Every story begins with a promise. Something is going to happen. then at the end, that something needs to be even worse than expected by making the worse case scenario into reality.
Think of “Die Hard.” The worse case scenario is that the villain will discover the hero’s wife and threaten her, and that’s exactly what happens. In “The Penguins of Madagascar,” the worse case scenario is that the penguins will all be turned into monsters, and that’s exactly what happens. In “Snowpiercer,” the worse case scenario is that the hero’s dark secret will be revealed (that he killed and ate his best friend’s mother) and that the fate of the people in the back of the train will remain hopeless.
What makes endings interesting isn’t that they’re inevitable but how the hero overcomes the inevitable worse case scenario. We already know the villain will eventually find the rebel base in “Star Wars” and threaten to blow it up with the Death Star. What we don’t know is how will the hero overcome incredible odds and defeat the villain?
In bad movies, the ending is just the final battle between the hero and the villain such as all those bad “Die Hard” sequels. Physical action is far less exciting than emotional engagement. We expect to see a physical fight but that can’t be all we see or else the ending will feel flat. What makes the ending more exciting is that it’s the worse case scenario for the hero and now we want to see how the hero will respond.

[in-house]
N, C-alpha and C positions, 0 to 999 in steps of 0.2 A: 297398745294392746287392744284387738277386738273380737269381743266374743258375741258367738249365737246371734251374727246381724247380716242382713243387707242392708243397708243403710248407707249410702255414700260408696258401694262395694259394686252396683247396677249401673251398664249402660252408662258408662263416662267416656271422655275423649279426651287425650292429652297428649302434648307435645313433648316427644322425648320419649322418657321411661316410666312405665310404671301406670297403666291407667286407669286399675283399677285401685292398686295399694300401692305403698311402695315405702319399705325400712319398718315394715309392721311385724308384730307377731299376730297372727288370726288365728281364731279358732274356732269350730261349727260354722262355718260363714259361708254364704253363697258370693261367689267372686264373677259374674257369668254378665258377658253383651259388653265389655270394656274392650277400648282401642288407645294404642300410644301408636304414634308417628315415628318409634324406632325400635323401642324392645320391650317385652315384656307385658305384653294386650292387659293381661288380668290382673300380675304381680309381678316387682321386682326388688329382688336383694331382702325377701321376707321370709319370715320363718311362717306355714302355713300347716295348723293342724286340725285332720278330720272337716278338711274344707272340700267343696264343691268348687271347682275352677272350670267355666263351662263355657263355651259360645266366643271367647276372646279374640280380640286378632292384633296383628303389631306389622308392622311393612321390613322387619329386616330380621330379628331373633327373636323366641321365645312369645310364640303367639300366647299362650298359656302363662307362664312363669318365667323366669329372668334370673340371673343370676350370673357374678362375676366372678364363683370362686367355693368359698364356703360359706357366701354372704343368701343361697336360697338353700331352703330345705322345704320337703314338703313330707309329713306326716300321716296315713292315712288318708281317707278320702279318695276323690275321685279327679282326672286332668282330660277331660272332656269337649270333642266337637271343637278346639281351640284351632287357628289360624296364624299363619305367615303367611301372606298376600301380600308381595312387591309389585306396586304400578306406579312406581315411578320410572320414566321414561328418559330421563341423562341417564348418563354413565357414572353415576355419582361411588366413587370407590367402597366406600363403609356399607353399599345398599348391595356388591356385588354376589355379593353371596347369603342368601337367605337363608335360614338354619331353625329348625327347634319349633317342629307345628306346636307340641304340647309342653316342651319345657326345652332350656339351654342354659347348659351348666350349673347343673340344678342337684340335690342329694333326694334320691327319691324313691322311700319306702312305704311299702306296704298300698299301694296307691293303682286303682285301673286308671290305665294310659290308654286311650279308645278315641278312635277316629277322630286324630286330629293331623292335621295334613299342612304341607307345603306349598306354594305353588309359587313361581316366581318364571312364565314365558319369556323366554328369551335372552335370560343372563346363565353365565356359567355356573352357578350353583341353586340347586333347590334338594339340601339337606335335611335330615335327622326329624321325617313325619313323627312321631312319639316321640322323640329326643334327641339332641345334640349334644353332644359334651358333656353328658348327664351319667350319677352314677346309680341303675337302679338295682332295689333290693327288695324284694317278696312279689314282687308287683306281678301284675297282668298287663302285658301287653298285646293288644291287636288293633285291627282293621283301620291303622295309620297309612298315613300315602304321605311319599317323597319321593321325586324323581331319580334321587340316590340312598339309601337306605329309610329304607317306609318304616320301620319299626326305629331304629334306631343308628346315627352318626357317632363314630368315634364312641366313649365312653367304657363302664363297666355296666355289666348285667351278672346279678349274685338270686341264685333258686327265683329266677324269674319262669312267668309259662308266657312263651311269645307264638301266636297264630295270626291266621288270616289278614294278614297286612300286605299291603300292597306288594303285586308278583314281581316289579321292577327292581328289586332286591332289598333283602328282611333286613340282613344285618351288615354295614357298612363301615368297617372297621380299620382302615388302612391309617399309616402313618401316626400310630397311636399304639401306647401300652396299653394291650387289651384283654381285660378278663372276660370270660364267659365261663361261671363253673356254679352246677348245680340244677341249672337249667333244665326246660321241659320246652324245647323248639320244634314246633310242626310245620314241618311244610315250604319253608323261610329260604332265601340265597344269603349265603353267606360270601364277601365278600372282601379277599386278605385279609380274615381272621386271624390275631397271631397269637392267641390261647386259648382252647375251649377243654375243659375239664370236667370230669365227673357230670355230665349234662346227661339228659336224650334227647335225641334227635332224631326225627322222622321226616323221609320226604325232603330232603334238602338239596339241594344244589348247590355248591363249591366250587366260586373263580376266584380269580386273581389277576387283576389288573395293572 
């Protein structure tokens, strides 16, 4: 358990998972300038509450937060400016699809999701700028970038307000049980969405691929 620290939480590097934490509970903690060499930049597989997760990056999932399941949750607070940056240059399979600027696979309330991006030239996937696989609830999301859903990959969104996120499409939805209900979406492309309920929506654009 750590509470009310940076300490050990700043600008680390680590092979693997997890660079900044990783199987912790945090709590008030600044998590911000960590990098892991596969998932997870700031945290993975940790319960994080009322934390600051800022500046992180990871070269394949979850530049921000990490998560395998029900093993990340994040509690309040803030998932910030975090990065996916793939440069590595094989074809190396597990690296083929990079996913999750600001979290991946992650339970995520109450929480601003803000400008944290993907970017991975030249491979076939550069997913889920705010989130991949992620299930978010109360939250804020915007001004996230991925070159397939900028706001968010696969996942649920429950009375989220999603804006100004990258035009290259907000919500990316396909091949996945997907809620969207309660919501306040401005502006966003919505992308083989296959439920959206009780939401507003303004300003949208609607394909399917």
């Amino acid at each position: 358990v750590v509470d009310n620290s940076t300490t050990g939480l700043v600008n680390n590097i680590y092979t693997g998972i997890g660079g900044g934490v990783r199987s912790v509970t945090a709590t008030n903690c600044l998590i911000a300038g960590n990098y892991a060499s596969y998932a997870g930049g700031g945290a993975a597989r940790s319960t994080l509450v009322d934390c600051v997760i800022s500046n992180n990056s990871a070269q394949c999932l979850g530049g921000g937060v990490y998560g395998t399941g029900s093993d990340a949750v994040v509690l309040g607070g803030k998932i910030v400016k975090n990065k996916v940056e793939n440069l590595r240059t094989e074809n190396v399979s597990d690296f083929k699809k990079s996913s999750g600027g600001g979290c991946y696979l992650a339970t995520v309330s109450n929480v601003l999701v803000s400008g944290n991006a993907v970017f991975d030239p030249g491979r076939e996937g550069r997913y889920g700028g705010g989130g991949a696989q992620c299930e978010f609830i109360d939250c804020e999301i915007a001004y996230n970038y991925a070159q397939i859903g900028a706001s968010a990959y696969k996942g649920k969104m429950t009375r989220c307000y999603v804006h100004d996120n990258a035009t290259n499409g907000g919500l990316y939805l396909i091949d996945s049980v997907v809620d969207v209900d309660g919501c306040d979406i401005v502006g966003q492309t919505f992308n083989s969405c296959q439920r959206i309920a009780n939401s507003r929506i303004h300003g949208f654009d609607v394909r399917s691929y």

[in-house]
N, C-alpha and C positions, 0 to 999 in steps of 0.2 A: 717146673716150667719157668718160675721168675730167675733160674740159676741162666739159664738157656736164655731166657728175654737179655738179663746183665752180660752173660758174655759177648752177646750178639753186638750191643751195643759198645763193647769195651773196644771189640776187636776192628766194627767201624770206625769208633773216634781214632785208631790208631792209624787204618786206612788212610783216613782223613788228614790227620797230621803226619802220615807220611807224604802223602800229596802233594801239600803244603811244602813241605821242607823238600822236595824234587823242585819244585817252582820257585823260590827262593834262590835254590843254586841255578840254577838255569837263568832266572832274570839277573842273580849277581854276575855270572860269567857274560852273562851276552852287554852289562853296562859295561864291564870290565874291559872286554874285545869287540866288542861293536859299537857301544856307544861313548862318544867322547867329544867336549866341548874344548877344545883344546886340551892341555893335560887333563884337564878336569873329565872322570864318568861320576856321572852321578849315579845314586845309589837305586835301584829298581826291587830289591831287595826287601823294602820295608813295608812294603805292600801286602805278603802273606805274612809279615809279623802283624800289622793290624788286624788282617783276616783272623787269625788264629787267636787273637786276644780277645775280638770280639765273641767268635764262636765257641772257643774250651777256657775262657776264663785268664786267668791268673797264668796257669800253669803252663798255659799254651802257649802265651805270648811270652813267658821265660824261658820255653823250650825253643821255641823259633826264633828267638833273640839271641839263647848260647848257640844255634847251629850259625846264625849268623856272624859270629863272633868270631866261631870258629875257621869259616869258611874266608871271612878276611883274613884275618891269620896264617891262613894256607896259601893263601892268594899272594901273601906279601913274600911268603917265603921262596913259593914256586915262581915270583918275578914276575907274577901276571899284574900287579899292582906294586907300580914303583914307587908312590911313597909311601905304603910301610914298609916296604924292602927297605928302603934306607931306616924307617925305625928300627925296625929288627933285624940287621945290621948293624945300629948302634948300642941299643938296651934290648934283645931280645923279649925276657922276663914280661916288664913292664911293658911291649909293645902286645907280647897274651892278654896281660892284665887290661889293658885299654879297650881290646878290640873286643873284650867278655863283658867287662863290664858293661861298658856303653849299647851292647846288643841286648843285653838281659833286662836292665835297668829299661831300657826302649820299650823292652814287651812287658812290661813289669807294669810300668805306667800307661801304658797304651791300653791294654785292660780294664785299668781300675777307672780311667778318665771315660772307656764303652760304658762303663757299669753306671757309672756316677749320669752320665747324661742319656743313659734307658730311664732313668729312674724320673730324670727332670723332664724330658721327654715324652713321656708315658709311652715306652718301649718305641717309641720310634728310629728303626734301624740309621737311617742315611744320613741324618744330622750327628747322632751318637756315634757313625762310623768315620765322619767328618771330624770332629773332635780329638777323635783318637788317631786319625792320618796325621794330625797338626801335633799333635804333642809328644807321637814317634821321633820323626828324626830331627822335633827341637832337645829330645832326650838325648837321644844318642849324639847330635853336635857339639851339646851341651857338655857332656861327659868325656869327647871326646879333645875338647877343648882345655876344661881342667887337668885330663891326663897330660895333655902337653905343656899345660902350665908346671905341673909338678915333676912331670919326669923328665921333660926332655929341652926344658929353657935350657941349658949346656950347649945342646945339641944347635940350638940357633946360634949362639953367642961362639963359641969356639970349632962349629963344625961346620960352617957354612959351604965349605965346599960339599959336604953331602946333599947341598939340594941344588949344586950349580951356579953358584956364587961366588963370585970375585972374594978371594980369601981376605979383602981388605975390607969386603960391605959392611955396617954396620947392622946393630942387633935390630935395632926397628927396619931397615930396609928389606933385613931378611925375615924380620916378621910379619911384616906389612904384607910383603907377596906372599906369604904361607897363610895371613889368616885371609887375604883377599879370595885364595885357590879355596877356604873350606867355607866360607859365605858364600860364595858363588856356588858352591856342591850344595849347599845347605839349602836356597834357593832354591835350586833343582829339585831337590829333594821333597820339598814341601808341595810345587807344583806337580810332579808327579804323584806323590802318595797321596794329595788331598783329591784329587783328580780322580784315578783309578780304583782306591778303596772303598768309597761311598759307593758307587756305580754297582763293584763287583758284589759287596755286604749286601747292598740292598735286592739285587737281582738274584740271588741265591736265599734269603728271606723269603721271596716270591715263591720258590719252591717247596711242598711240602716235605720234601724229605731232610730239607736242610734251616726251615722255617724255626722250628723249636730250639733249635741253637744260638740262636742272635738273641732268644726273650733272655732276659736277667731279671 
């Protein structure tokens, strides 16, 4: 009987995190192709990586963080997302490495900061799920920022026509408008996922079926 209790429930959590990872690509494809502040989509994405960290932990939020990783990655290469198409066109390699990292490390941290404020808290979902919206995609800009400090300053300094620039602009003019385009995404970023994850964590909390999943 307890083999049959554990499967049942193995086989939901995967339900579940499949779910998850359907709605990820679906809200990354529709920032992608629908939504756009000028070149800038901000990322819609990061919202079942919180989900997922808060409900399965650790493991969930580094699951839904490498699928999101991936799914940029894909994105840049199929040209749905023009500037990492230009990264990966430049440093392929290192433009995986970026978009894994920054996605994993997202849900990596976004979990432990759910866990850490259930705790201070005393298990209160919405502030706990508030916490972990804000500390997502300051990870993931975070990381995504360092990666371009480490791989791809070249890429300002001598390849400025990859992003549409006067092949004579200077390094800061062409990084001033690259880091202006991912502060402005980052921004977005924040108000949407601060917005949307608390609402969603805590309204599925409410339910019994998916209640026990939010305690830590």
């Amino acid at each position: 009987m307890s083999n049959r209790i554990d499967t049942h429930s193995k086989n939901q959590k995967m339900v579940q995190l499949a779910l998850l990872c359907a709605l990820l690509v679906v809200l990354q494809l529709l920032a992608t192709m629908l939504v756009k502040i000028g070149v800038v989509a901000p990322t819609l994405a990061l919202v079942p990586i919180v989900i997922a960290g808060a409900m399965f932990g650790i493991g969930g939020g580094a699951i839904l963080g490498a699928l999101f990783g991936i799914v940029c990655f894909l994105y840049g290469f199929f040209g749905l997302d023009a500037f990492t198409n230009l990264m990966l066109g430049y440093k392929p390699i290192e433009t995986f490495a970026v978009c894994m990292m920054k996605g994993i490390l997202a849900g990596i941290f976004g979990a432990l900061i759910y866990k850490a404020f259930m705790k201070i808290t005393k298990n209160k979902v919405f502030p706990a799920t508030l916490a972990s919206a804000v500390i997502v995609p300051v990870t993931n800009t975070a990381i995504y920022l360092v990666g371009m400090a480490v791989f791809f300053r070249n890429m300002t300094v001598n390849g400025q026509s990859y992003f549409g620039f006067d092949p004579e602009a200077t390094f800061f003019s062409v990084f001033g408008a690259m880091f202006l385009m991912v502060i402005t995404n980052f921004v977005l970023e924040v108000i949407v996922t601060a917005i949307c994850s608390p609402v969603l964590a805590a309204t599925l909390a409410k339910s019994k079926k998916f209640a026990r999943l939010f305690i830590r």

Think of your own story. What’s the worse that could happen? How will the hero overcome that worse case scenario?
There are three ways to surprise an audience. First, have the hero almost defeated but helped by an ally in some way. When the ally helps the hero, the ally shows his or her change in himself at the same time, which makes this moment emotionally satisfying. Think of Hans Solo coming back to save Luke in “Star Wars.”
Second, have the mentor help the hero somehow. The mentor’s lesson to the hero may have been mysterious in the beginning, but now when we see the hero using the mentor’s lesson, we can see how it helps the hero overcome the villain.
Third, show the hero changing as a result of defeating the villain. In bad James Bond movies, James Bond is the same person in the beginning as he is in the end. That’s boring. In good movies, the hero changes and realizes the change. At the end of “Die Hard,” the hero has finally gotten back with his wife. At the end of “Star Wars,” Luke finally trusts himself to blow up the Death Star.
- Have an ally help the hero
- Have the mentor help the hero
- Have the hero change for the better
Those are the there ways you turn your worse case scenario in the end into a compelling ending for your screenplay.